For several years now, the military museum in Old Sacramento has quietly earned a nice little income by acting as a sales rep for Amazon.com.
But this small nonprofit, along with thousands of other California organizations and businesses, has been caught in an epic standoff between Amazon and state officials.
The state enacted a law last week requiring Amazon and other Internet retailers to begin collecting sales tax from California purchasers. Amazon says the law is unconstitutional and it won't collect the tax.
While legal experts expect Amazon to sue the state, the online giant already is taking action of a different sort. Hoping to exempt itself from the law, Amazon has fired its 10,000 California affiliates, cutting off their commissions. Scores of other e-commerce companies affected by the law, including Overstock.com and a slew of smaller firms, have done the same.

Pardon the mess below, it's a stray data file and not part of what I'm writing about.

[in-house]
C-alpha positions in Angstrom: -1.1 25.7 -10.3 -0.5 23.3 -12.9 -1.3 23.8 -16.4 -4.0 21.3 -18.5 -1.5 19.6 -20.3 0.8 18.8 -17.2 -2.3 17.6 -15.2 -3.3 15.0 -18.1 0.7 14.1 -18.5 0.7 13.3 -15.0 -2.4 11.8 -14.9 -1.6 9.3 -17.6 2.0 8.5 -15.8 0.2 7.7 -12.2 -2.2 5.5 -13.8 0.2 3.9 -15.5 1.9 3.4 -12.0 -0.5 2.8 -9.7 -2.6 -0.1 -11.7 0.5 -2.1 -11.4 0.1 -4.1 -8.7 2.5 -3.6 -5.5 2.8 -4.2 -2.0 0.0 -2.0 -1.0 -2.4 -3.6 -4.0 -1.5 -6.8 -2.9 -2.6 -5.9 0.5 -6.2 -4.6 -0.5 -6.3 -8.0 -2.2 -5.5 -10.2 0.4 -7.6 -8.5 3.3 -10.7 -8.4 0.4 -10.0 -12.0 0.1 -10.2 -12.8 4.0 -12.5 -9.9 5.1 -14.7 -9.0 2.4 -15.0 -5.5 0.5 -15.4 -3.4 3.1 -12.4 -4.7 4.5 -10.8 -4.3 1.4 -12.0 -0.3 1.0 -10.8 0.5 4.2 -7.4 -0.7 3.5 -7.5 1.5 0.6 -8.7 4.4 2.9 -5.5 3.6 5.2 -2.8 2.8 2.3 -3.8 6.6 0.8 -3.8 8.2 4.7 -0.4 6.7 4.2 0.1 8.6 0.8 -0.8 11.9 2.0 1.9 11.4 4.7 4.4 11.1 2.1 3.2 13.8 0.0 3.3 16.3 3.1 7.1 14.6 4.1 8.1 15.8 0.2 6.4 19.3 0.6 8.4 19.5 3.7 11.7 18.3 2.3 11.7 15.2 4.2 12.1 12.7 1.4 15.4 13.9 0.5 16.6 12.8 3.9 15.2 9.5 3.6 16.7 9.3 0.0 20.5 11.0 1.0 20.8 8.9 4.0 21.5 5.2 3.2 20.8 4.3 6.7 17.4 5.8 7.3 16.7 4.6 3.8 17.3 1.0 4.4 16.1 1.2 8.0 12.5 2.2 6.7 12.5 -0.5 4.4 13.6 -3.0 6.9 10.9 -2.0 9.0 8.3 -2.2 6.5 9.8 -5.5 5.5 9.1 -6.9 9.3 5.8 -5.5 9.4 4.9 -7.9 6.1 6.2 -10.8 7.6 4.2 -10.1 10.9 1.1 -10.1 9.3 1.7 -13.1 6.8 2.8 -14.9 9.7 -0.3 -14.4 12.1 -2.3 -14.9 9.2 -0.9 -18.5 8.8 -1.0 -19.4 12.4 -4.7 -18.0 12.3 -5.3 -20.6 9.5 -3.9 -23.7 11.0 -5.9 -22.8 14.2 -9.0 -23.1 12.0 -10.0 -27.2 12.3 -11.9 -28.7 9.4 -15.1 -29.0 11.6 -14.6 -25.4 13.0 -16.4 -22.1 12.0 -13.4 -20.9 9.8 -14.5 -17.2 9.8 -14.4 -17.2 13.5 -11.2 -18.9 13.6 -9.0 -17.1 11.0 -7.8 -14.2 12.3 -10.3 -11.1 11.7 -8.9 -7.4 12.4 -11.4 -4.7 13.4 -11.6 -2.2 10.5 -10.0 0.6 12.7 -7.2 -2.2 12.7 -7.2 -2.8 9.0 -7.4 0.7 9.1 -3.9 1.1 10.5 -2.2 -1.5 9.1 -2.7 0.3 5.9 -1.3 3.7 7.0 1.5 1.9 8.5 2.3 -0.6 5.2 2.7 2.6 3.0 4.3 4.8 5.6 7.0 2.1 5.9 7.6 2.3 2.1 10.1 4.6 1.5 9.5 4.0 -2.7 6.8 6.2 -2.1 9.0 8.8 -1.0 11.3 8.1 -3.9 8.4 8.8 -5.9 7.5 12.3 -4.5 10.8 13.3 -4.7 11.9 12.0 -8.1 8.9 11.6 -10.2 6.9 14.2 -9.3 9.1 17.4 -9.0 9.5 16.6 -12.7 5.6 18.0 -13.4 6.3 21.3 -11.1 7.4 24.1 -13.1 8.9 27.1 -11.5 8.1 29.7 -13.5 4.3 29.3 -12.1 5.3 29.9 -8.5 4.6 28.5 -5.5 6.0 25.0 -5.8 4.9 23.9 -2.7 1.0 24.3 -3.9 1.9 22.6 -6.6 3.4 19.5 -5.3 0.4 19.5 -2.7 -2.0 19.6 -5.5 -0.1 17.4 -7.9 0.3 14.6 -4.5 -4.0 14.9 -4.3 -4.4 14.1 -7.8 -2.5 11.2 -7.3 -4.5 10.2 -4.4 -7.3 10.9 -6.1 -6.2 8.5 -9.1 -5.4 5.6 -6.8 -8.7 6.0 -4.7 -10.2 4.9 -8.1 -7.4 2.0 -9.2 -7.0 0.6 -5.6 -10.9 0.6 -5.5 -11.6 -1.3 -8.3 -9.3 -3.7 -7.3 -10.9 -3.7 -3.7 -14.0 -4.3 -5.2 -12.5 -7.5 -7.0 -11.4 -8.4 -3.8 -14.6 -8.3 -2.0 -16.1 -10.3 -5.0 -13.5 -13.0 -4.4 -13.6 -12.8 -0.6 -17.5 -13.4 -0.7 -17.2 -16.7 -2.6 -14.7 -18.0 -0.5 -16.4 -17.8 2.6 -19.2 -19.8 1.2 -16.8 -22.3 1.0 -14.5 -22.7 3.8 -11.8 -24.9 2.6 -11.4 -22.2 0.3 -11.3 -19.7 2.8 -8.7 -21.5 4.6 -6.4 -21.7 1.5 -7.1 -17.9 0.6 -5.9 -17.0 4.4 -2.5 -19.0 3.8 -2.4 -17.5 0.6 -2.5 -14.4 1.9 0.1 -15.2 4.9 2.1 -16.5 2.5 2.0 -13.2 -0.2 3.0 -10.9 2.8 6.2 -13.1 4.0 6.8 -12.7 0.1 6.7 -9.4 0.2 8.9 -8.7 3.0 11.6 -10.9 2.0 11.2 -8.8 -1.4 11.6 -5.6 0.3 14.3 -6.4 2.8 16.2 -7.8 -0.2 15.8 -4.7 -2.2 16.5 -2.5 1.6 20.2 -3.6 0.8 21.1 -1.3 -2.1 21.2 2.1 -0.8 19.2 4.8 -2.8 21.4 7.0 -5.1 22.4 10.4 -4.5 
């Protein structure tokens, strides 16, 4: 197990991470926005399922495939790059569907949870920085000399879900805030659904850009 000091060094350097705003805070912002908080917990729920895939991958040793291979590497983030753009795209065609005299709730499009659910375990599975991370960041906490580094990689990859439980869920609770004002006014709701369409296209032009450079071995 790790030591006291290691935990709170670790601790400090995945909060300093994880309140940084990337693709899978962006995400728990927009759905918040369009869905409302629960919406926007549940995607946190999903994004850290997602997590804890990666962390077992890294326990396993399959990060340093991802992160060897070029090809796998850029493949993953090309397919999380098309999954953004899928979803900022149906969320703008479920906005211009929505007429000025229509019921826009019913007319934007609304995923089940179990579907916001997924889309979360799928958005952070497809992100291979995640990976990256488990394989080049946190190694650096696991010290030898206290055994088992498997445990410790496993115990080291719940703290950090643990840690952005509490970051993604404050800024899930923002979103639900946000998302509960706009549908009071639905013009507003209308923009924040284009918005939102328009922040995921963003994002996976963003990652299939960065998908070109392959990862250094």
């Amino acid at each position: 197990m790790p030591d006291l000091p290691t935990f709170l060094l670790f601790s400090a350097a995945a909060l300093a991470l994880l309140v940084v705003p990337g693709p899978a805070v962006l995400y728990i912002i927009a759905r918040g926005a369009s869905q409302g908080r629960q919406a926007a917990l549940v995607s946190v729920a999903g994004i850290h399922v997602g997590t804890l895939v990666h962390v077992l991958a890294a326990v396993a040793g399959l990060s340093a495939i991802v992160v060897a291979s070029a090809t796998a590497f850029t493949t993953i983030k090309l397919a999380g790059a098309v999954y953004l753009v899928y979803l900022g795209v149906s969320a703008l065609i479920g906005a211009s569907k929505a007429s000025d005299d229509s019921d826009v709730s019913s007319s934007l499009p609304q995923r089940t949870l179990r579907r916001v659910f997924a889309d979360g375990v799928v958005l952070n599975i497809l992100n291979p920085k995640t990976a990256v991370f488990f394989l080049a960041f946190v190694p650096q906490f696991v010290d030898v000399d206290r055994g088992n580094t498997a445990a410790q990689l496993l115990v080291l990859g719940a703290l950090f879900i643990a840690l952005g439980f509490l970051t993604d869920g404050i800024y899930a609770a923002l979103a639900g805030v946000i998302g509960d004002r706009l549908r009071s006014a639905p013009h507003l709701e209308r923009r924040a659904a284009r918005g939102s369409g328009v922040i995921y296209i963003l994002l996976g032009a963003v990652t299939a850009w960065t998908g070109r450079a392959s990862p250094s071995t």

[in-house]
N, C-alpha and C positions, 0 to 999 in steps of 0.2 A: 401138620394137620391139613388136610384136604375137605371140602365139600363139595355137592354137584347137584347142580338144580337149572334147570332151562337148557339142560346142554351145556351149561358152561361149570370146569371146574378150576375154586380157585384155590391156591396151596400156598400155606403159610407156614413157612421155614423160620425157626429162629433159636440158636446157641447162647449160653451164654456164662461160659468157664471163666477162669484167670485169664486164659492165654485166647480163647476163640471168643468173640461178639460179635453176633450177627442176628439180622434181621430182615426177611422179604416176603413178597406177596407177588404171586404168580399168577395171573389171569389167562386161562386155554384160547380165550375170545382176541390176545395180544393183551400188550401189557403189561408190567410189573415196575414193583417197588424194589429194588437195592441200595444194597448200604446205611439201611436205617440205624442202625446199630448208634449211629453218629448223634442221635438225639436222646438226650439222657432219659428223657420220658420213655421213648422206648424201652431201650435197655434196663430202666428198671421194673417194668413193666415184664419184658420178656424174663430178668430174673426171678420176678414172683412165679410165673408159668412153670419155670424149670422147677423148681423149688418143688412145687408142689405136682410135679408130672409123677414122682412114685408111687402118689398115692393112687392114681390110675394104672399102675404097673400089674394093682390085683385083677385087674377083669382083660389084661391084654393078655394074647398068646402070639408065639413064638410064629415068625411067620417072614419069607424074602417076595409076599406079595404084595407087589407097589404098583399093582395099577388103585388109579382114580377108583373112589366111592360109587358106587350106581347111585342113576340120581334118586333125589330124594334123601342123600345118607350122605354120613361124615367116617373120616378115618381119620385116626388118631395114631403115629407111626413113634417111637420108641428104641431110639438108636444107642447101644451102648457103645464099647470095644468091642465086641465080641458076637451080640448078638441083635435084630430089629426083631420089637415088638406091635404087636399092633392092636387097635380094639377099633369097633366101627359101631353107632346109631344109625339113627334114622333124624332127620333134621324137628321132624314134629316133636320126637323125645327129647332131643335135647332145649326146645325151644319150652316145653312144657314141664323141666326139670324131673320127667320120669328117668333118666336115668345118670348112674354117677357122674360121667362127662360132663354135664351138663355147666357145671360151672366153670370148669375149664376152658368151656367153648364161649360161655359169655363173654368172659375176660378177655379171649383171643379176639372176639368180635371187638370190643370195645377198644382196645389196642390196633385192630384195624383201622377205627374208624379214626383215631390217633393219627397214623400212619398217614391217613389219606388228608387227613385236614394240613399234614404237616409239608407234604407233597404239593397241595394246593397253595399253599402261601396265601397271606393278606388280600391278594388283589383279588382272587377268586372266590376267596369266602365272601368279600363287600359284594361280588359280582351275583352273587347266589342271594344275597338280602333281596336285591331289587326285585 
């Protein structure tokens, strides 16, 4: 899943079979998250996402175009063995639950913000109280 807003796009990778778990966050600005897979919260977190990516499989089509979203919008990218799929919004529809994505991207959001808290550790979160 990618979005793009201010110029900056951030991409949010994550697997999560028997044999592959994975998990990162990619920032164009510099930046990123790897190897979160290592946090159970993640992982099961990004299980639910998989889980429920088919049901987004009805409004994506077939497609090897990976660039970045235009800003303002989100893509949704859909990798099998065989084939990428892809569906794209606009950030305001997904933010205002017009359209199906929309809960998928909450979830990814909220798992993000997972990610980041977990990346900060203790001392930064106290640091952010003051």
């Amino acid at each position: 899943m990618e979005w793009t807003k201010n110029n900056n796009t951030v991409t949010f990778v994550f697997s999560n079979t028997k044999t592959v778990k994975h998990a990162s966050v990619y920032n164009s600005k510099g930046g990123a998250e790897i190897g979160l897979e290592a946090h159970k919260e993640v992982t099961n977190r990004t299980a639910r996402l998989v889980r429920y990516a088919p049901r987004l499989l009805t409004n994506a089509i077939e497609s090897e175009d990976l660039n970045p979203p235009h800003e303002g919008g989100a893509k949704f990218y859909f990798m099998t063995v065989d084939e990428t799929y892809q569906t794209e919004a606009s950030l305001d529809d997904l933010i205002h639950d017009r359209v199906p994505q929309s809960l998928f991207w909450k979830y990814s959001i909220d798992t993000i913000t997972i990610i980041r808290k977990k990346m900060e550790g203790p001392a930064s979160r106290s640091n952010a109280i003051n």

Sign Up and Save
Get six months of free digital access to The Idaho Statesman
Their decisions won't prevent Californians from buying from Amazon and other online retailers.
But they will affect organizations like the California State Military Museum, which earned about $2,000 a year as an Amazon affiliate.
Read the full story at SacBee.com